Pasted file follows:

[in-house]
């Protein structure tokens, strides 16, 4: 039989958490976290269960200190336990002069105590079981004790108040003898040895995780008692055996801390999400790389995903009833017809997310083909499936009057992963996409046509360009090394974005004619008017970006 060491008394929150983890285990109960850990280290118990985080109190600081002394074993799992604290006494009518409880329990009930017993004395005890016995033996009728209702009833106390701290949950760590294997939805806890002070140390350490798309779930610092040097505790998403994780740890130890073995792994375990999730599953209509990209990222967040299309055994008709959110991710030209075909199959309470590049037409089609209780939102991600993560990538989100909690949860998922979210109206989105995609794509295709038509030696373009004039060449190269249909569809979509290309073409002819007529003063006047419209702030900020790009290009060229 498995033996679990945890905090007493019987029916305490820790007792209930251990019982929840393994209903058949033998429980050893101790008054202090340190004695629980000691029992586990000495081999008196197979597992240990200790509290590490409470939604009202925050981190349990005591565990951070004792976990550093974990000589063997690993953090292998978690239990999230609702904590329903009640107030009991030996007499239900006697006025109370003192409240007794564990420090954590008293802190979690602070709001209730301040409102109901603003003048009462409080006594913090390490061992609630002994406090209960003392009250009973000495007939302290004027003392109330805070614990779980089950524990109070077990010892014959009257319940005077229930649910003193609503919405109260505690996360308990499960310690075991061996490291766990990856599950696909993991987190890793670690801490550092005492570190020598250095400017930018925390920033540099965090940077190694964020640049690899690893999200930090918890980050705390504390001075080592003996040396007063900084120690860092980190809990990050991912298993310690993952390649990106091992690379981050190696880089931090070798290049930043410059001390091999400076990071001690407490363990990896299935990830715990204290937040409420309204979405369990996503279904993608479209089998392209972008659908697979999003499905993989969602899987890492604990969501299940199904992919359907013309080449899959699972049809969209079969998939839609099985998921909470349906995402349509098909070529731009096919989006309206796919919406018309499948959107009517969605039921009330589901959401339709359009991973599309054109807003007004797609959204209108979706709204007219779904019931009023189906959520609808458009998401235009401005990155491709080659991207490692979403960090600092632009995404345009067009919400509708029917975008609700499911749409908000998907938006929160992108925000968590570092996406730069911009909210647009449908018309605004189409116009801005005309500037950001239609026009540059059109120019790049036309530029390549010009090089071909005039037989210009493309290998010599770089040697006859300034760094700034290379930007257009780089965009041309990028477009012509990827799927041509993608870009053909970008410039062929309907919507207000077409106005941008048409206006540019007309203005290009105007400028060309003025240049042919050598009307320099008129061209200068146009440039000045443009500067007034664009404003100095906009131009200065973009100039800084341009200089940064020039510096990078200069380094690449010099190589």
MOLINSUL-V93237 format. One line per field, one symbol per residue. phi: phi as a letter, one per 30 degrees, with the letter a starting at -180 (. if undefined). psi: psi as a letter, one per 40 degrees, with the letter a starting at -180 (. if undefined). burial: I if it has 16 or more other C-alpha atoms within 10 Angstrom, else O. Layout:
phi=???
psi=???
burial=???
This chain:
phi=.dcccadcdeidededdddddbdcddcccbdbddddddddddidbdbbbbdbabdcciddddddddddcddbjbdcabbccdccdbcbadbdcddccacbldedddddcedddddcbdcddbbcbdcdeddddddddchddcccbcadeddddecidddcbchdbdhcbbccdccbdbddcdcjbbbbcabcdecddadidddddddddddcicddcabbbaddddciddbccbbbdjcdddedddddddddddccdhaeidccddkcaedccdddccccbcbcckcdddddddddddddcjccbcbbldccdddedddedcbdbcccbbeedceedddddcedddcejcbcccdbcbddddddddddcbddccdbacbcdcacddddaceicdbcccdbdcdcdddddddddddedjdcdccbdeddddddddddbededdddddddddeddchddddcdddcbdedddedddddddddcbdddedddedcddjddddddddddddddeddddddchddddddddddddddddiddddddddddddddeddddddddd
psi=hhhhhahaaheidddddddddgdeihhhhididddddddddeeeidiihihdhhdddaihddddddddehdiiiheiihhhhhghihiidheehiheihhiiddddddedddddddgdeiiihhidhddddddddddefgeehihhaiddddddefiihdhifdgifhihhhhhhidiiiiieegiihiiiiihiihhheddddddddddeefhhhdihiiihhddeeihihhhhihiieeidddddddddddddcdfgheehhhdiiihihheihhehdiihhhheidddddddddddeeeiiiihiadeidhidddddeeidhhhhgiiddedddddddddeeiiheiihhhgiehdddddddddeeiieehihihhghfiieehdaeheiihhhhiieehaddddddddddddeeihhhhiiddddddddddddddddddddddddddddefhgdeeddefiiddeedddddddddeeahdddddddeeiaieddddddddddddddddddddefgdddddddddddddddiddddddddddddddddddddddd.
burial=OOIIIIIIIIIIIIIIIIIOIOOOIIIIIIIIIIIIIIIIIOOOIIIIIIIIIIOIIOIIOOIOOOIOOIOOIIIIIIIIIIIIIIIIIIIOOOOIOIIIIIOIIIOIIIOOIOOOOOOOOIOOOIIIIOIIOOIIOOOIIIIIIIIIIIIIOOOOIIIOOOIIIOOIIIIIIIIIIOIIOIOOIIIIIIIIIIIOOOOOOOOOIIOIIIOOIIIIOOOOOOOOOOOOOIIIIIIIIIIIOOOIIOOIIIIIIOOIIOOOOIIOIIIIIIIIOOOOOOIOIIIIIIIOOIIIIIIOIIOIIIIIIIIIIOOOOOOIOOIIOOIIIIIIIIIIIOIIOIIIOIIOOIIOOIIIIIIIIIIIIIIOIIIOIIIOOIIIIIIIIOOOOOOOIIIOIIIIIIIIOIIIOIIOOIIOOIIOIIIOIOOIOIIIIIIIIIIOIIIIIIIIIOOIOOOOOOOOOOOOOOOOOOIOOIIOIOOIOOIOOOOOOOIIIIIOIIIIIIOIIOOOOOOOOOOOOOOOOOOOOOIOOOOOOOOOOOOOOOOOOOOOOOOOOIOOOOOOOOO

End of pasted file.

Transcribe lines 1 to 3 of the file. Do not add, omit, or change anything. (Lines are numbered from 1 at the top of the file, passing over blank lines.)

[in-house]
């Protein structure tokens, strides 16, 4: 039989958490976290269960200190336990002069105590079981004790108040003898040895995780008692055996801390999400790389995903009833017809997310083909499936009057992963996409046509360009090394974005004619008017970006 060491008394929150983890285990109960850990280290118990985080109190600081002394074993799992604290006494009518409880329990009930017993004395005890016995033996009728209702009833106390701290949950760590294997939805806890002070140390350490798309779930610092040097505790998403994780740890130890073995792994375990999730599953209509990209990222967040299309055994008709959110991710030209075909199959309470590049037409089609209780939102991600993560990538989100909690949860998922979210109206989105995609794509295709038509030696373009004039060449190269249909569809979509290309073409002819007529003063006047419209702030900020790009290009060229 498995033996679990945890905090007493019987029916305490820790007792209930251990019982929840393994209903058949033998429980050893101790008054202090340190004695629980000691029992586990000495081999008196197979597992240990200790509290590490409470939604009202925050981190349990005591565990951070004792976990550093974990000589063997690993953090292998978690239990999230609702904590329903009640107030009991030996007499239900006697006025109370003192409240007794564990420090954590008293802190979690602070709001209730301040409102109901603003003048009462409080006594913090390490061992609630002994406090209960003392009250009973000495007939302290004027003392109330805070614990779980089950524990109070077990010892014959009257319940005077229930649910003193609503919405109260505690996360308990499960310690075991061996490291766990990856599950696909993991987190890793670690801490550092005492570190020598250095400017930018925390920033540099965090940077190694964020640049690899690893999200930090918890980050705390504390001075080592003996040396007063900084120690860092980190809990990050991912298993310690993952390649990106091992690379981050190696880089931090070798290049930043410059001390091999400076990071001690407490363990990896299935990830715990204290937040409420309204979405369990996503279904993608479209089998392209972008659908697979999003499905993989969602899987890492604990969501299940199904992919359907013309080449899959699972049809969209079969998939839609099985998921909470349906995402349509098909070529731009096919989006309206796919919406018309499948959107009517969605039921009330589901959401339709359009991973599309054109807003007004797609959204209108979706709204007219779904019931009023189906959520609808458009998401235009401005990155491709080659991207490692979403960090600092632009995404345009067009919400509708029917975008609700499911749409908000998907938006929160992108925000968590570092996406730069911009909210647009449908018309605004189409116009801005005309500037950001239609026009540059059109120019790049036309530029390549010009090089071909005039037989210009493309290998010599770089040697006859300034760094700034290379930007257009780089965009041309990028477009012509990827799927041509993608870009053909970008410039062929309907919507207000077409106005941008048409206006540019007309203005290009105007400028060309003025240049042919050598009307320099008129061209200068146009440039000045443009500067007034664009404003100095906009131009200065973009100039800084341009200089940064020039510096990078200069380094690449010099190589």
MOLINSUL-V93237 format. One line per field, one symbol per residue. phi: phi as a letter, one per 30 degrees, with the letter a starting at -180 (. if undefined). psi: psi as a letter, one per 40 degrees, with the letter a starting at -180 (. if undefined). burial: I if it has 16 or more other C-alpha atoms within 10 Angstrom, else O. Layout: